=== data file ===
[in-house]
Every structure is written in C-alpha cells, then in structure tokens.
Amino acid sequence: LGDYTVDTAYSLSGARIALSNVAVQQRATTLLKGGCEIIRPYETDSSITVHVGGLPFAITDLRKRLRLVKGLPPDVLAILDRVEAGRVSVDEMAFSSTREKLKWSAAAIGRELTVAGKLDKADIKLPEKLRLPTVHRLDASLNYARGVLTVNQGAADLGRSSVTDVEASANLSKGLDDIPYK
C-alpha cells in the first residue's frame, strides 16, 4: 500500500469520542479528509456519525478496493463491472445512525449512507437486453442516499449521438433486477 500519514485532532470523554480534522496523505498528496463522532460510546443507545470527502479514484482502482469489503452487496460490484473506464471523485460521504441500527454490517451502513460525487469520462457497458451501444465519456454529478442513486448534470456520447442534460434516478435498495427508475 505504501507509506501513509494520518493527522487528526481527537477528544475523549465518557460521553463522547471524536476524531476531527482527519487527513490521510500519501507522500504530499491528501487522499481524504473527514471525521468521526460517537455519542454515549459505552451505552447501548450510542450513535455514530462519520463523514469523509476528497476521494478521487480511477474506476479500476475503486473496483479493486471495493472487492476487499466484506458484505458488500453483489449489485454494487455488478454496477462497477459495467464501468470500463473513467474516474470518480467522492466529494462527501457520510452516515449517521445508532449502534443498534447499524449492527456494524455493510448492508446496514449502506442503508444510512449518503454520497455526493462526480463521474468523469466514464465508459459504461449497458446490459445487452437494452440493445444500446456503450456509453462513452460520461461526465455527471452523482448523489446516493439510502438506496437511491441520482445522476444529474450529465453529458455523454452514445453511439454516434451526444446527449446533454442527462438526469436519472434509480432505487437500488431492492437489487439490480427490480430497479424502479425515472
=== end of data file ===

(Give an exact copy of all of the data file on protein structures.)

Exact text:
[in-house]
Every structure is written in C-alpha cells, then in structure tokens.
Amino acid sequence: LGDYTVDTAYSLSGARIALSNVAVQQRATTLLKGGCEIIRPYETDSSITVHVGGLPFAITDLRKRLRLVKGLPPDVLAILDRVEAGRVSVDEMAFSSTREKLKWSAAAIGRELTVAGKLDKADIKLPEKLRLPTVHRLDASLNYARGVLTVNQGAADLGRSSVTDVEASANLSKGLDDIPYK
C-alpha cells in the first residue's frame, strides 16, 4: 500500500469520542479528509456519525478496493463491472445512525449512507437486453442516499449521438433486477 500519514485532532470523554480534522496523505498528496463522532460510546443507545470527502479514484482502482469489503452487496460490484473506464471523485460521504441500527454490517451502513460525487469520462457497458451501444465519456454529478442513486448534470456520447442534460434516478435498495427508475 505504501507509506501513509494520518493527522487528526481527537477528544475523549465518557460521553463522547471524536476524531476531527482527519487527513490521510500519501507522500504530499491528501487522499481524504473527514471525521468521526460517537455519542454515549459505552451505552447501548450510542450513535455514530462519520463523514469523509476528497476521494478521487480511477474506476479500476475503486473496483479493486471495493472487492476487499466484506458484505458488500453483489449489485454494487455488478454496477462497477459495467464501468470500463473513467474516474470518480467522492466529494462527501457520510452516515449517521445508532449502534443498534447499524449492527456494524455493510448492508446496514449502506442503508444510512449518503454520497455526493462526480463521474468523469466514464465508459459504461449497458446490459445487452437494452440493445444500446456503450456509453462513452460520461461526465455527471452523482448523489446516493439510502438506496437511491441520482445522476444529474450529465453529458455523454452514445453511439454516434451526444446527449446533454442527462438526469436519472434509480432505487437500488431492492437489487439490480427490480430497479424502479425515472